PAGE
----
‘Welcome to Jupiter!’ NASA’s Juno space probe arrives at giant planet

A model of the Juno spacecraft is seen at a news briefing, held before Juno enters orbit around Jupiter, on Thursday, June 30, 2016 at the Jet Propulsion Laboratory (JPL) in Pasadena, CA. The Juno mission launched August 5, 2011 and will arrive at Jupiter July 4, 2016 to orbit the planet for 20 mont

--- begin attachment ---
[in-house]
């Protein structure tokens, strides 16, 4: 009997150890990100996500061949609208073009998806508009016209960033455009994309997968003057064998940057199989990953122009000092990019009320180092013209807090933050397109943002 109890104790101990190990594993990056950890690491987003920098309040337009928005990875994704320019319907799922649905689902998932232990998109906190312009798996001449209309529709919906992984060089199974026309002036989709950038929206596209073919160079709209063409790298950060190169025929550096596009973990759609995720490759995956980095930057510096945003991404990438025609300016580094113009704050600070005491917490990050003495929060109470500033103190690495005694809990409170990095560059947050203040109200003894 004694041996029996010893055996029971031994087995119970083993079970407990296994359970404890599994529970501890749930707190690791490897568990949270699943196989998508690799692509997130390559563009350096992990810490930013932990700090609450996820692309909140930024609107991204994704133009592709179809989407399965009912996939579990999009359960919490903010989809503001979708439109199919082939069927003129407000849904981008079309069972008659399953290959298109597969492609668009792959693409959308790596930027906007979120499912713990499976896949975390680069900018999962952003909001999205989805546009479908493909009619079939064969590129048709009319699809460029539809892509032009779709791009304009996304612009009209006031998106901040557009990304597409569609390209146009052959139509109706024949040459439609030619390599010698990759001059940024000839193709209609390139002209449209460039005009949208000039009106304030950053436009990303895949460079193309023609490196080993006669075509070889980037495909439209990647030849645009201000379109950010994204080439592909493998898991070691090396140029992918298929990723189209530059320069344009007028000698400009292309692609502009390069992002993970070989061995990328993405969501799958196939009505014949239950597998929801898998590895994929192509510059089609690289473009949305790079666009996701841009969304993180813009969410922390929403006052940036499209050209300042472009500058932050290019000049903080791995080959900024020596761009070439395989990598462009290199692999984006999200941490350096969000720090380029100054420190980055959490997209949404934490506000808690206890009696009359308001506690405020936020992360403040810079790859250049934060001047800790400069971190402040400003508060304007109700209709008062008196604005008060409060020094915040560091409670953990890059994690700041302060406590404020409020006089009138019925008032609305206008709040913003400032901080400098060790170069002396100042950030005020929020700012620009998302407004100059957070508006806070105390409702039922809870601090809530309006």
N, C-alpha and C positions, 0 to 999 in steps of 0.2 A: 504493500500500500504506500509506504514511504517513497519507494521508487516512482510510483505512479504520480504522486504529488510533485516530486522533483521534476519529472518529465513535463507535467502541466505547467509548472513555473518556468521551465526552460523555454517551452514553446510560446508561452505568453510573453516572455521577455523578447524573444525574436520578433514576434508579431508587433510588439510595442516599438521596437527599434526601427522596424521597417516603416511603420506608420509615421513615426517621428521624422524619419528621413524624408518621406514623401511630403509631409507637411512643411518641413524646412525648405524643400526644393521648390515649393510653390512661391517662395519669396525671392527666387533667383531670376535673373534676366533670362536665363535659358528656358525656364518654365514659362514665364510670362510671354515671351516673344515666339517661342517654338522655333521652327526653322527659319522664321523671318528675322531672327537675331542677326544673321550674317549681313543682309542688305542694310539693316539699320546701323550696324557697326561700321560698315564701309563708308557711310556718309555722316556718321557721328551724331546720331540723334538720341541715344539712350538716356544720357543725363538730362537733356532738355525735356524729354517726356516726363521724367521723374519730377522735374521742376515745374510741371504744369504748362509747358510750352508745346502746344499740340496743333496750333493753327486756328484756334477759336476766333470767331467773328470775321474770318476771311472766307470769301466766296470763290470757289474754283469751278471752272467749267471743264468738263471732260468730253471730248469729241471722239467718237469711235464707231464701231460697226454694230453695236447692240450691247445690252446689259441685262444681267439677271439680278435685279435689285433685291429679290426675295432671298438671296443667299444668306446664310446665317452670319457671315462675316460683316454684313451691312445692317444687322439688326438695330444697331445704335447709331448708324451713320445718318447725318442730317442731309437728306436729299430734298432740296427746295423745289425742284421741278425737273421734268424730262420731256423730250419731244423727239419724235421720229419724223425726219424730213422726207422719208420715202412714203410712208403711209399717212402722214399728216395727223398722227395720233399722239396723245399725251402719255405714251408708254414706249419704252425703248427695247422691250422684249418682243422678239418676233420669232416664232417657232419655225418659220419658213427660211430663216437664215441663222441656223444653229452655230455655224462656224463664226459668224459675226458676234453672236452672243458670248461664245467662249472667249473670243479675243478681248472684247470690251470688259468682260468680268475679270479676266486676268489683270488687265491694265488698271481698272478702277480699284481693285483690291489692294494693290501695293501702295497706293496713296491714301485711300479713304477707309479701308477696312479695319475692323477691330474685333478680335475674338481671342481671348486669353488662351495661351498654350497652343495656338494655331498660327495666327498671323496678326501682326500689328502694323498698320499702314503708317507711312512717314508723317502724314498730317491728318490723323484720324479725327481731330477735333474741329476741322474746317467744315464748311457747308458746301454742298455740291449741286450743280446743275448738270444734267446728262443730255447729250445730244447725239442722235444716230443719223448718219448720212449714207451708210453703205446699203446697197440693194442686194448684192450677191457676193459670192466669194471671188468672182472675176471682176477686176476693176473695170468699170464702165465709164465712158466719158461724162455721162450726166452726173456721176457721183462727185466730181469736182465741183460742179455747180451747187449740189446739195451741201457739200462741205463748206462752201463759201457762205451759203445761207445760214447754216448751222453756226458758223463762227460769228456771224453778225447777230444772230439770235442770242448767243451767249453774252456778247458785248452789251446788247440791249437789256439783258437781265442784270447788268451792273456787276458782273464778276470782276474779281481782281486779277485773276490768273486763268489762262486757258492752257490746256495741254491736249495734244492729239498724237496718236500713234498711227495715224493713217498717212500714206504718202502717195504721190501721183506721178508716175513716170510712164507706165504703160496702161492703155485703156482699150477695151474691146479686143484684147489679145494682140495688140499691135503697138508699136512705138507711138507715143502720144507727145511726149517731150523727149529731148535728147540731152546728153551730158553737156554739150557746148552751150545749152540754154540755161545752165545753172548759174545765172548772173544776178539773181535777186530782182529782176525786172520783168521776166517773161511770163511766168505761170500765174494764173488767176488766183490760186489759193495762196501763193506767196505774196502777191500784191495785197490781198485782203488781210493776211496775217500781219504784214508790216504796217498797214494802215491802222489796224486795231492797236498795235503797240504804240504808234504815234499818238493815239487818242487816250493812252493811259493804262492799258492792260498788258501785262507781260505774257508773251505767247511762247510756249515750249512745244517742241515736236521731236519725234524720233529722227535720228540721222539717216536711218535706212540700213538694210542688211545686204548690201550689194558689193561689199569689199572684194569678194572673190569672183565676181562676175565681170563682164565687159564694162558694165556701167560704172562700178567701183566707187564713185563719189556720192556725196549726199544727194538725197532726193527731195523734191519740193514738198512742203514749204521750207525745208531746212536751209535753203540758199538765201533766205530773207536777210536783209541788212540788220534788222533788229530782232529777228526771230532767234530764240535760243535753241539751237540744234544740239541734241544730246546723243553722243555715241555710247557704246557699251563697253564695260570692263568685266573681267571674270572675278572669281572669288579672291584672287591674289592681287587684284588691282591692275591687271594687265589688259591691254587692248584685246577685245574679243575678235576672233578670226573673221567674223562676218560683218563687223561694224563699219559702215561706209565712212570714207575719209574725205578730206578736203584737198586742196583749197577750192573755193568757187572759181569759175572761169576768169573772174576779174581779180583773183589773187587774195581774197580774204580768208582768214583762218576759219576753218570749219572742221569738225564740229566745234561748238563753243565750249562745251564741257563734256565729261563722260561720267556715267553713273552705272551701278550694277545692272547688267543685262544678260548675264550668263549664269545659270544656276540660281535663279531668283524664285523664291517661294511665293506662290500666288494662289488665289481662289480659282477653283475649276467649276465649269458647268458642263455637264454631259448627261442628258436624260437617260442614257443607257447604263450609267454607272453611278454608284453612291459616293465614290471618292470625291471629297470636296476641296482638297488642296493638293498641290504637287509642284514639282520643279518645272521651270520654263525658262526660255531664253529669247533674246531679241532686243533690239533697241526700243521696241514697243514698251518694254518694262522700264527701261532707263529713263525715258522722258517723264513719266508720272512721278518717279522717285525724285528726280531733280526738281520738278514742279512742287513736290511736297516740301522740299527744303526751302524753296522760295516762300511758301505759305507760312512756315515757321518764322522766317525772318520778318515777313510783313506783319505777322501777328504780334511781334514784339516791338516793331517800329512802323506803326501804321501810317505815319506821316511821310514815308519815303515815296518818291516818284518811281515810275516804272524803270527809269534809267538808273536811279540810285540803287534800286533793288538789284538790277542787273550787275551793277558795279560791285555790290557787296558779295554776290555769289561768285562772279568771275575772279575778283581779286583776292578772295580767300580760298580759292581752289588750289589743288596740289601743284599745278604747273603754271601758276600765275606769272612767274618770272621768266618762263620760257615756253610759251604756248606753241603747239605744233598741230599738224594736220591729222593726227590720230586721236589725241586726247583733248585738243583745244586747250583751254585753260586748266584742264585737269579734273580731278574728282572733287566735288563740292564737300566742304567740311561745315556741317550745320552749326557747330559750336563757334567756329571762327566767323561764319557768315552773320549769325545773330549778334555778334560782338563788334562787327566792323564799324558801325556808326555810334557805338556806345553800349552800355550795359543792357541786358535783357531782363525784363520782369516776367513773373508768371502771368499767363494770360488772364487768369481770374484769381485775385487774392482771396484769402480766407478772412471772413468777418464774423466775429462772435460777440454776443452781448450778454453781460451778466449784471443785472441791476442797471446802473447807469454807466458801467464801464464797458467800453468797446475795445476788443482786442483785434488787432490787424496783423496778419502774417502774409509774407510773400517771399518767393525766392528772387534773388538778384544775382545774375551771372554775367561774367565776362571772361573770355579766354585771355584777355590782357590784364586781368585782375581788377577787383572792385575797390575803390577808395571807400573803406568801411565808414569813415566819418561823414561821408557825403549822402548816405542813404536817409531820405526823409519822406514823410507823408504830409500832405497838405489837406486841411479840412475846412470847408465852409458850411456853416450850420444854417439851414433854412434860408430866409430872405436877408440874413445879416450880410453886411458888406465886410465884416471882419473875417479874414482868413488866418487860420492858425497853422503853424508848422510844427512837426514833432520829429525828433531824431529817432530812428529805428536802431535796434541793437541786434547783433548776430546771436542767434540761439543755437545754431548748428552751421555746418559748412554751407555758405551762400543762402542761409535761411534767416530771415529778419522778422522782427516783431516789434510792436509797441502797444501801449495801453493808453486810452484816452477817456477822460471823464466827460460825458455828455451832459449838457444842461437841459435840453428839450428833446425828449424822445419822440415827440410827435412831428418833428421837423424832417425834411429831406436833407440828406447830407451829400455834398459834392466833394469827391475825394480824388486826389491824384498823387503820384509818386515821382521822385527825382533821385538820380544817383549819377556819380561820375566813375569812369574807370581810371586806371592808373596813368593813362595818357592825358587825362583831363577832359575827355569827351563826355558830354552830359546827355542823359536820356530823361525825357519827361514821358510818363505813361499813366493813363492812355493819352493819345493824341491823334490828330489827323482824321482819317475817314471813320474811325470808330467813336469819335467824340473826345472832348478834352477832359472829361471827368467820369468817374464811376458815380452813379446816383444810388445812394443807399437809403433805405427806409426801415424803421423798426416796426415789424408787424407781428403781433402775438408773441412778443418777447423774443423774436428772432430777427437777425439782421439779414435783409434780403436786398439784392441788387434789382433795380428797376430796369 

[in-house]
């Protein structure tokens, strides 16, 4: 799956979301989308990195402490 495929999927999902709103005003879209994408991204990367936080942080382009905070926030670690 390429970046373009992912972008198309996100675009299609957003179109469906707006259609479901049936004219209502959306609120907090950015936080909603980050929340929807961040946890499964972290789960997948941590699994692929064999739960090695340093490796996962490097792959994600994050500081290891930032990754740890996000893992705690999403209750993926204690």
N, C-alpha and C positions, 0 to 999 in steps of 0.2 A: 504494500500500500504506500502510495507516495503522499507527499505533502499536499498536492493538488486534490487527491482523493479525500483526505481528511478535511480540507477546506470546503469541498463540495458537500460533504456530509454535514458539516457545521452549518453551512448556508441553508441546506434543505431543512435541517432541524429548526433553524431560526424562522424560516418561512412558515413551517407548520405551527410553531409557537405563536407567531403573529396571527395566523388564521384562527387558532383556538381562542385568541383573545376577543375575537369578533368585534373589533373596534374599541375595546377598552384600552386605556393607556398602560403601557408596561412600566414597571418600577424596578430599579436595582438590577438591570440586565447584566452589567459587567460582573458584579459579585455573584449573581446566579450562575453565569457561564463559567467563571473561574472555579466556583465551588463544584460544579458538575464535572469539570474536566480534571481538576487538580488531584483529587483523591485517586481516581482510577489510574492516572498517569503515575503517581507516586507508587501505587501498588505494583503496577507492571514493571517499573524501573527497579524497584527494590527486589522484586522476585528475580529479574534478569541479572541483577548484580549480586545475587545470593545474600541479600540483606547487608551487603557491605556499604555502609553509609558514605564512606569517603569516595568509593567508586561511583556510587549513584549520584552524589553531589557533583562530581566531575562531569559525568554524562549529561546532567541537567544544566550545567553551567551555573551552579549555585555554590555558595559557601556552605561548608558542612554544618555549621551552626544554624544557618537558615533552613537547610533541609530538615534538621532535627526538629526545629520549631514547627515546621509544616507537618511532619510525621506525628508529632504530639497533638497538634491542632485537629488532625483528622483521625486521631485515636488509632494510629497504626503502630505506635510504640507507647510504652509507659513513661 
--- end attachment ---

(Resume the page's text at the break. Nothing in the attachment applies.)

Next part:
The Juno spacecraft successfully entered Jupiter’s orbit on Tuesday at 5:54 am, French time, after a journey of five years and three billion kilometers. The first space mission to operate a solar-powered spacecraft at Jupiter and the farthest solar powered spacecraft from Earth, Juno will seek to determine the planet’s atmospheric composition, particularly whether it contains water. Juno’s research will help us better understand the origins and evolution of the largest planet in the solar system and its impact on the development of life on Earth. The French National Center for Space Studies, CNES, played a key role in the mission, providing electro-optics technology in order to examine Jupiter’s stunning auroras. NASA administrator Charlie Bolden cheered, “Independence Day is always something to celebrate, but today we can add to America’s birthday another reason to cheer- Juno is at Jupiter.”